Left Behind – A Toilet Story…
Zishan Jiwani is an Indicorps 2011 Fellow partnered with Grampari in Maharasthra. This column was first published May 7, on the Grampari blog.
When I got the news that I was going to Abhepuri, a village in the western part of the Indian state of Maharashtra, for a sanitation project, I logged on to the Internet and checked out Abhepuri’s toilet stats. The Indian government runs a savvy website which has village-by-village statistics for the number of household and community latrines. What I found took me by surprise. Abhepuri won the Nirmal Gram Puraskar (clean village award) in 2009, meaning every household is suppose to have an individual latrine or have access to one and the village is supposed to open defecation free. Villages receive a substantial cash prize for achieving this milestone. That was a bit confusing but I figured, I’ll see when I get there.
When I got there, I had a list of 15 households either without toilets or without functional toilets. As the days and weeks went on, that number kept growing. In all out of the 200+ households in Abhepuri, at least 46 households don’t have a latrine and likely practice open defecation. I also learned that many of the BPL families who were listed on the website as having built toilets had built incomplete ones. For example, the village came in three years ago and built Narmada Gole’s toilet up to the point of installing her seat. No walls were built, no door and no roof. Until recently, she didn’t bother to complete it either.
I was flabbergasted. How did this village win the Nirmal Gram Puraskar? I asked my host family. My host mom, Vaishali Gimvekar, said, “Big people wanted the prize so they made it happen.” After asking around a bit more I found out that the way they made it happen was by painting names of families without toilets on to ones with toilets. For example, my host family’s name is painted on to our neighbor’s toilet, meaning that toilet is shared. “There was cheating”, said Rahul Deshmane who until very recently was also without a toilet in his home. To be fair, Adinath Gourav, the village peon, made the arrangements so that the village could receive the prize said that he had hoped maybe people would make arrangements to share the toilets whereby the family with the toilets would charge a small amount for its usage to others. For the most part that didn’t work out.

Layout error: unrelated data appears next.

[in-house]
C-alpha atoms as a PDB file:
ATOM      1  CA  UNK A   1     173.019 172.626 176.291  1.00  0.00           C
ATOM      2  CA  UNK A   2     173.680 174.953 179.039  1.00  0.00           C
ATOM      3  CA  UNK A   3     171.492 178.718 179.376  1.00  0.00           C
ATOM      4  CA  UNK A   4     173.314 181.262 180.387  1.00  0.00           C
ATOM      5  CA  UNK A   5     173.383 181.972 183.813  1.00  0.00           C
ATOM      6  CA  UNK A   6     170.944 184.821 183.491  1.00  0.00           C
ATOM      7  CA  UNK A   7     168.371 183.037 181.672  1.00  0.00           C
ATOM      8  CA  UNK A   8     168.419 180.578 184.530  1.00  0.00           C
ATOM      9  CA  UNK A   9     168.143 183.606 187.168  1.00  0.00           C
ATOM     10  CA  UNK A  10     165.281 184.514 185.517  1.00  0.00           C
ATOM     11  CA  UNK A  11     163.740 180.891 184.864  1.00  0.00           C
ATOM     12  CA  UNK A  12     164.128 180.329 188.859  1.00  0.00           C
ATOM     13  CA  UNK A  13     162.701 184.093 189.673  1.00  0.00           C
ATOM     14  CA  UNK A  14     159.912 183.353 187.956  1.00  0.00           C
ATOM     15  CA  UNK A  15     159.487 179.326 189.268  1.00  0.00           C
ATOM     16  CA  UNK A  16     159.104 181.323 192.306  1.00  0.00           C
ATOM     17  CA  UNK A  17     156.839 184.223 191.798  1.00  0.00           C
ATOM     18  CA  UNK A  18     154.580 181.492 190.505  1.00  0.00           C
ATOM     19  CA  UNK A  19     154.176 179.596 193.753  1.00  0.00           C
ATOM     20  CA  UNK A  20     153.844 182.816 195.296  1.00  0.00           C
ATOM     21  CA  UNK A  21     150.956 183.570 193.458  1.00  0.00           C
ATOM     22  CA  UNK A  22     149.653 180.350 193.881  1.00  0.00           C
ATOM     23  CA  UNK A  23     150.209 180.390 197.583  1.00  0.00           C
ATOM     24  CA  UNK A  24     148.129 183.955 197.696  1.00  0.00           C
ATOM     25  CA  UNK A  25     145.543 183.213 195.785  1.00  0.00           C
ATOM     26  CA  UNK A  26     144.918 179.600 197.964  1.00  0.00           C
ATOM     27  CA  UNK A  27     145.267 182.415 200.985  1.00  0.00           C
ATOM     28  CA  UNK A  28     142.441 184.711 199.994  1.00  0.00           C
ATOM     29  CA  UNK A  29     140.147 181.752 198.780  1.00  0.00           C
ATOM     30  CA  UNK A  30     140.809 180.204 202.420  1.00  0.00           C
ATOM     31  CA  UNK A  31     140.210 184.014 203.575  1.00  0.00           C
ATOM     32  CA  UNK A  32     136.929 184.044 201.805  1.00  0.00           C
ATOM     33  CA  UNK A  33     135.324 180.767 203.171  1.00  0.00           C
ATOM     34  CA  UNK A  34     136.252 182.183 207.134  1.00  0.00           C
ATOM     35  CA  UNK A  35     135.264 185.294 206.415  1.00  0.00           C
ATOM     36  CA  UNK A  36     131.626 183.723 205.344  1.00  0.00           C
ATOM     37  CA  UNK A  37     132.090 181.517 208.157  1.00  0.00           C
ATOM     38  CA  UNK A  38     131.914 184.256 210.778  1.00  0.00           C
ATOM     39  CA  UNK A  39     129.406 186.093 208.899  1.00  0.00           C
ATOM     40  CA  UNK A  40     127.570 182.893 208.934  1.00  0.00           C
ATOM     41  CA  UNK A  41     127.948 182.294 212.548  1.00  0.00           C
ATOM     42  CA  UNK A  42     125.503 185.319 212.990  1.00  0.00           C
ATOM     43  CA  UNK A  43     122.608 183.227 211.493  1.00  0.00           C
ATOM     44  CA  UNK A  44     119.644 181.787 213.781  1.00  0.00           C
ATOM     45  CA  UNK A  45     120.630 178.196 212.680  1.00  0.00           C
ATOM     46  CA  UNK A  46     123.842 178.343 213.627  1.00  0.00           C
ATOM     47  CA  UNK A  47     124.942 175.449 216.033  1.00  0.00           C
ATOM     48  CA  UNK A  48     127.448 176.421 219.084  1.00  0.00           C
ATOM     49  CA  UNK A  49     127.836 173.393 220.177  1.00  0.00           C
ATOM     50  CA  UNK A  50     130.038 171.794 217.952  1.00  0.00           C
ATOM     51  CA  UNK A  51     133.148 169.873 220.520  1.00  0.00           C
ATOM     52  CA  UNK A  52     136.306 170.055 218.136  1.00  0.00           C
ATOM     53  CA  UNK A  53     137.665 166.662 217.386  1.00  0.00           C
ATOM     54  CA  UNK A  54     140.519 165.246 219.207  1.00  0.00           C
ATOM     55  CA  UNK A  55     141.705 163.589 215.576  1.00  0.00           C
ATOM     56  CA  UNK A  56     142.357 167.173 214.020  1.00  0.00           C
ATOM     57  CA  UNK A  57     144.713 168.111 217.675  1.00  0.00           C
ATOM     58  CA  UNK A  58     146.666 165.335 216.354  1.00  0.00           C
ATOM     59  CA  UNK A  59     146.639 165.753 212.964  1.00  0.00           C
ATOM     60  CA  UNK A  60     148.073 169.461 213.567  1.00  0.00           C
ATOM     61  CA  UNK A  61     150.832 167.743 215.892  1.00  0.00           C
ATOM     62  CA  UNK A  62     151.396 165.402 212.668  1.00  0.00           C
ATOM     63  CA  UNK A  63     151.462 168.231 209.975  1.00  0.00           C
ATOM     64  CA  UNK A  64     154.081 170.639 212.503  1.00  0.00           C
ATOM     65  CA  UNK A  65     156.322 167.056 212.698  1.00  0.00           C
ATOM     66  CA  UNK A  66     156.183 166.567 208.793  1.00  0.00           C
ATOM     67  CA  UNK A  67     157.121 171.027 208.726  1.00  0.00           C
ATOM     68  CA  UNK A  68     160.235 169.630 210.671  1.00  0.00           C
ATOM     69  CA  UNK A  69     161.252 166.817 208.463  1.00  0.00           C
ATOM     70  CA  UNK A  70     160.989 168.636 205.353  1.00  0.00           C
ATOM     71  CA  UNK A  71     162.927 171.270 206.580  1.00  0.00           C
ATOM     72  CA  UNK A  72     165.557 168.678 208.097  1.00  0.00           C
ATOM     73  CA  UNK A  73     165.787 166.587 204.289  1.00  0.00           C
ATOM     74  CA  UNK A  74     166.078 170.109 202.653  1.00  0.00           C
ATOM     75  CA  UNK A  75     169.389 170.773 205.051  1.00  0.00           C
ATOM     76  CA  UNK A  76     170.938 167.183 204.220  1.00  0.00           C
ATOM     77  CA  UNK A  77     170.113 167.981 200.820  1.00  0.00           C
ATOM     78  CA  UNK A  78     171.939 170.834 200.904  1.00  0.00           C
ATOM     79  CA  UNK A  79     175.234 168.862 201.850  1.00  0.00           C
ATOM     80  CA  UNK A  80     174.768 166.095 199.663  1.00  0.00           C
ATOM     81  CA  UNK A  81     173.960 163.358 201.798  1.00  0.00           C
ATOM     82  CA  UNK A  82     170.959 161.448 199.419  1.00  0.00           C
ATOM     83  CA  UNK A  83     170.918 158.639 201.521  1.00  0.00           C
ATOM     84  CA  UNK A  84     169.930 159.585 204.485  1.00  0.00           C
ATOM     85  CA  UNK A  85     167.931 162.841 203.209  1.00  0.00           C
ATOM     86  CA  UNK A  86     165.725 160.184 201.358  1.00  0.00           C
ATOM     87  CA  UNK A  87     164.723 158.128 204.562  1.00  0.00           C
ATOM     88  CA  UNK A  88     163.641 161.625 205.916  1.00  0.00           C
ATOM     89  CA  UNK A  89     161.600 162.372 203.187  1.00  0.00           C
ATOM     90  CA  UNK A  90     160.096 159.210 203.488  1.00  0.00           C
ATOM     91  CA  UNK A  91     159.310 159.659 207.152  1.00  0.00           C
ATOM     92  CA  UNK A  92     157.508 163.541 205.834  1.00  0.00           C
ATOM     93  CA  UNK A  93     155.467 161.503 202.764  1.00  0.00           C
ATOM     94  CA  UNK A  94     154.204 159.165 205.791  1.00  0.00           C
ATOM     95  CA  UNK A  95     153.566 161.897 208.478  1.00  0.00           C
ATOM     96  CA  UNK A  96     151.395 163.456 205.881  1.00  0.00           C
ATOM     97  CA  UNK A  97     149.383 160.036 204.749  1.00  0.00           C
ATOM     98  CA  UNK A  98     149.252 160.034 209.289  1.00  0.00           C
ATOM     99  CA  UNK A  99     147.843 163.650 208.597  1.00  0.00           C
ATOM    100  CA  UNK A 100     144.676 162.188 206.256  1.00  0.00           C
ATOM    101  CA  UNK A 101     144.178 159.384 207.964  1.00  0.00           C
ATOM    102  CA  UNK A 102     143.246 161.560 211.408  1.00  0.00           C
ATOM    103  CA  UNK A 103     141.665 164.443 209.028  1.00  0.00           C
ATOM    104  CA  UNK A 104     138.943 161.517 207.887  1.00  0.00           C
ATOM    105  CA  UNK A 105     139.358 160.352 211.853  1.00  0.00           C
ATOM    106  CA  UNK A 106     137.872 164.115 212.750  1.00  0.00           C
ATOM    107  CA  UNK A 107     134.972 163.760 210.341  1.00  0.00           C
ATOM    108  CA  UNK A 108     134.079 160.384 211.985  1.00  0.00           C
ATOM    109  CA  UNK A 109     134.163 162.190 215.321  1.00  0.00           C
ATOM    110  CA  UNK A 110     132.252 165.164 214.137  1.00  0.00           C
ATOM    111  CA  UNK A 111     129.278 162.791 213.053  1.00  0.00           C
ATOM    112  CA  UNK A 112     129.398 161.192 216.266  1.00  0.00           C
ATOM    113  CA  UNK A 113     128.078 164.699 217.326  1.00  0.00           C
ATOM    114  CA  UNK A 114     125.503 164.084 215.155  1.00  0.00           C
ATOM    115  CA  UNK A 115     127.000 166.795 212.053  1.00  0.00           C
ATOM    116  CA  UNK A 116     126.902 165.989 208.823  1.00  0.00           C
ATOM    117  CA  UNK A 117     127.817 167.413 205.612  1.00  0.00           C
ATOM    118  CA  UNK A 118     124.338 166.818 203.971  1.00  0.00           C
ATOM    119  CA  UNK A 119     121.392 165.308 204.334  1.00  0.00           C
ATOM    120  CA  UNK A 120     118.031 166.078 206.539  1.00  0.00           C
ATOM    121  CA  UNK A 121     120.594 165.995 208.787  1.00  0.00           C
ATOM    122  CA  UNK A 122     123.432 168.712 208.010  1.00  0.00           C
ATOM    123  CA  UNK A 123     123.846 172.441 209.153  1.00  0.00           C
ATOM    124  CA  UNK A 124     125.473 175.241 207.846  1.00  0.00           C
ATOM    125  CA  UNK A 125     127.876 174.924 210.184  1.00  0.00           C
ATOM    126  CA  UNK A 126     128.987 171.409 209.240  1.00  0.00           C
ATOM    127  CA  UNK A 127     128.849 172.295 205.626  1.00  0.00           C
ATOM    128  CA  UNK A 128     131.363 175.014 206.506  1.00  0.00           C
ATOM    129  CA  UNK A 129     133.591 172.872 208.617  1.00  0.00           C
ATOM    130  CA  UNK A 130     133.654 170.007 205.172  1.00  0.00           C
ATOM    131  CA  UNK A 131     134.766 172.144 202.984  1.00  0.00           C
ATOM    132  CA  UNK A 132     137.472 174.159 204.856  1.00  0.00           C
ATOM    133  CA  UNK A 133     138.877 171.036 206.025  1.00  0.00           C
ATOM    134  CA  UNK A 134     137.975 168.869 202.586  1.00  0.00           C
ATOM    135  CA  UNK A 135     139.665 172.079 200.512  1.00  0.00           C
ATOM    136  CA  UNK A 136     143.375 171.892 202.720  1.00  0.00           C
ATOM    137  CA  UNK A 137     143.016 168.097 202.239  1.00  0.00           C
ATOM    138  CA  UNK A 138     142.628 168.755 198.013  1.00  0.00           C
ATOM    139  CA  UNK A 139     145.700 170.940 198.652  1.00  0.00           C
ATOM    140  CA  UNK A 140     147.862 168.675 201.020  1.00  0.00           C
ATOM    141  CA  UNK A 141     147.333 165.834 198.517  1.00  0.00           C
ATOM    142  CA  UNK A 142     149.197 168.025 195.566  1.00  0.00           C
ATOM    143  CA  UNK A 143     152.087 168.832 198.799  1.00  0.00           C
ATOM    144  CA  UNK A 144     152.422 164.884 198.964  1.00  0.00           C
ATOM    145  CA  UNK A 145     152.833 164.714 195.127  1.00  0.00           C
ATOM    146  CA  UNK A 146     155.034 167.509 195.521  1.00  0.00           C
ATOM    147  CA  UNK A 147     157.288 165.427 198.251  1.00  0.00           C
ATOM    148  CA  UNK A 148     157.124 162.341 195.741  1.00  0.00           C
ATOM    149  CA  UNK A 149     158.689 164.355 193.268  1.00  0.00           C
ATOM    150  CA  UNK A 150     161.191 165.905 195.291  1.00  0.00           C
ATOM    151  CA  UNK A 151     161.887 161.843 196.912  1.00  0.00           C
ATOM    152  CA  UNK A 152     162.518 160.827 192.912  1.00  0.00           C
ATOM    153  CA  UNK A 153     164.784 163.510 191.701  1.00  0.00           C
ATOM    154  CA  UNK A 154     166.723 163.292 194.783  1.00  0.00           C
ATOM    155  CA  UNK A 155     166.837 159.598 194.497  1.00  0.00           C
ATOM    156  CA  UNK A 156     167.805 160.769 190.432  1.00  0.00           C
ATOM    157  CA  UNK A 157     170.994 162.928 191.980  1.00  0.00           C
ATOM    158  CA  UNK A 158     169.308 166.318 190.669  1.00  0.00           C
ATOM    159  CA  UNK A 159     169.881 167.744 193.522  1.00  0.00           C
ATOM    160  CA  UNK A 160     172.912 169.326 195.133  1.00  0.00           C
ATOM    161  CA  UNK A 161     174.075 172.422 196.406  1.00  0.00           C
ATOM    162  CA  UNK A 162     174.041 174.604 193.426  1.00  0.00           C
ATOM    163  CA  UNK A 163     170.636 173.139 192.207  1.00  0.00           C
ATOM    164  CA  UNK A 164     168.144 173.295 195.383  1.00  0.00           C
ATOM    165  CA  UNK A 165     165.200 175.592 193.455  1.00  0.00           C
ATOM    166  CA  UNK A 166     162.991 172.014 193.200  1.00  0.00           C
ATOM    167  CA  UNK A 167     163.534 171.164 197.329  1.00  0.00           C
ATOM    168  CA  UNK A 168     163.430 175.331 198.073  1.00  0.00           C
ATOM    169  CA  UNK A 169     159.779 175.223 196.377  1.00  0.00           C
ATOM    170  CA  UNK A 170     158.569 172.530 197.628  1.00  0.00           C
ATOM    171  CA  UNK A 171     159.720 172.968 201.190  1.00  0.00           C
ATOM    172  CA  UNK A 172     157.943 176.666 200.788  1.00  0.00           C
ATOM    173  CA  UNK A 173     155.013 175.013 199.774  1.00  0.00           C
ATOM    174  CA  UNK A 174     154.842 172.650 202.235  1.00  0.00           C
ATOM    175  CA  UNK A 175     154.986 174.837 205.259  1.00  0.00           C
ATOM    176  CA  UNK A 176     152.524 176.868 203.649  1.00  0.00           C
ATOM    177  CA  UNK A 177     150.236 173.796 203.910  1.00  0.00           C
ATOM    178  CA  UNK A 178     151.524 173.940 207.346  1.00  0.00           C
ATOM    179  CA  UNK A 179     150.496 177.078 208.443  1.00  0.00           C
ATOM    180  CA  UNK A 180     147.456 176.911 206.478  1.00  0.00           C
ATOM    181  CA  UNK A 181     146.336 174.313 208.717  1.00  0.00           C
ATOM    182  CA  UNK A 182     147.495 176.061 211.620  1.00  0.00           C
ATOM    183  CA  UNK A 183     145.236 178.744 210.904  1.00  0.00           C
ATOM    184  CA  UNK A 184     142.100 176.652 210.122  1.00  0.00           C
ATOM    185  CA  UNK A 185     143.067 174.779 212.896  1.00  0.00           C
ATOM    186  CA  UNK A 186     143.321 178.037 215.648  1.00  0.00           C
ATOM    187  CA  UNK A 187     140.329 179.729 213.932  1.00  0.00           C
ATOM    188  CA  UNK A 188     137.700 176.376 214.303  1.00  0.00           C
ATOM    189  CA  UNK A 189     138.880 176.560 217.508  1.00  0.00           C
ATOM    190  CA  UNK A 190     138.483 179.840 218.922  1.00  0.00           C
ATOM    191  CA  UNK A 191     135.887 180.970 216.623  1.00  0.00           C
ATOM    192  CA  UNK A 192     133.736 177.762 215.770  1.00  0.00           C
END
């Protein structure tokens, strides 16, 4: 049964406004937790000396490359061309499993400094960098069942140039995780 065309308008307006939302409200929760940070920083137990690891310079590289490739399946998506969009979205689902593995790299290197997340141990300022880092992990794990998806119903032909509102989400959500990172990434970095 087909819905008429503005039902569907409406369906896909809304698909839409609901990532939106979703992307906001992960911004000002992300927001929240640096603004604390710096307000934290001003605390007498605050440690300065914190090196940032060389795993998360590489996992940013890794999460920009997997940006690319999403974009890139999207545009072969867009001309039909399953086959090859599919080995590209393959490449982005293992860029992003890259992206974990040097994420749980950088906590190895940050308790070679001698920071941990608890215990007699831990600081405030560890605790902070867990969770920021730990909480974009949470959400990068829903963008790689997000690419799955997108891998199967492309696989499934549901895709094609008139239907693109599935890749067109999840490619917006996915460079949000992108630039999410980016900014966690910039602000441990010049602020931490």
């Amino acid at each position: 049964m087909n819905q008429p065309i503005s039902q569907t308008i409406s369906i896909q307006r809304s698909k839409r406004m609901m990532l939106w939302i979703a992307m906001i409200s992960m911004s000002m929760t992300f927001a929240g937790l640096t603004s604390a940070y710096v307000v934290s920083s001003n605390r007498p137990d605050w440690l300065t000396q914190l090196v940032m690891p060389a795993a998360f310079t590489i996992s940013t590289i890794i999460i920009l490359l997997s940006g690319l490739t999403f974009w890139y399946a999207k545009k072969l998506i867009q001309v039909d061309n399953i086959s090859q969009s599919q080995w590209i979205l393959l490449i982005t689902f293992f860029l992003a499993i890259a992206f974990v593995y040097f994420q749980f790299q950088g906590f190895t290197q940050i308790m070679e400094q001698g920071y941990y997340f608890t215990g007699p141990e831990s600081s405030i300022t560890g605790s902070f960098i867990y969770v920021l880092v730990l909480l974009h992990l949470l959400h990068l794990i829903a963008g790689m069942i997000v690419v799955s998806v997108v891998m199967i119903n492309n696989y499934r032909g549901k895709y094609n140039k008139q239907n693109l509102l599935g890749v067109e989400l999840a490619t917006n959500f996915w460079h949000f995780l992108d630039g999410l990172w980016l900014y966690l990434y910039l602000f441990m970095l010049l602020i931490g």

Abhepuri isn’t the only village where toilets are missing. The Ministry of Rural Development claims that more than 87 million toilets have been built in the past decade. However, a recent national census found that close to 52 million households had toilets in 2011 according to The Telegraph newspaper. Meaning the number of missing toilets exceeds 35 million assuming that a number of people had toilets prior to 1999. The Minister of Rural Development agreed that the government’s claims were inflated and there were far fewer toilets built since 1999 than 87 million.
Two years later after winning the Nirmal Gram Puraskar, Abhepuri’s women approached Grampari, the NGO where I am currently engaged, to assist them in building toilets. They cited it as one of the biggest problems facing the village. Given that the rocky terrain of the area and heavy rainfall, it is incredibly difficult for women to use the latrine during the rainy season, which lasts four months.
Grampari’s approach is a community-led bottom up approach. Before announcing a program or subsidy to spur toilet construction, we began with visiting households discussing the issue with families. Once we felt that adequate information was acquired then we announced a small subsidy along with technical assistance open to all families of Abhepuri without a toilet. Additionally, the program requires that families build a tippy tap, a low-cost, hands-free, hand-washing device. Finally, our goal is continue engaging the family until the usage of the toilet begins.
I admit it may not be possible for the central government to provide such minute attention to each village. However, it can do a better job of monitoring to keep village governments honest. Rather than visiting on an appointed day where the village cleans its streets, decorates the walls (as it happened in Abhepuri), the government evaluators can come unannounced and ask to speak to individual families. Moreover, it is also necessary to keep checking to see if open defecation is occurring and if it is, then the government ought to demand that village return the prize money. These are small and easy steps that can greatly improve the government scheme — until then families will continue to get left behind.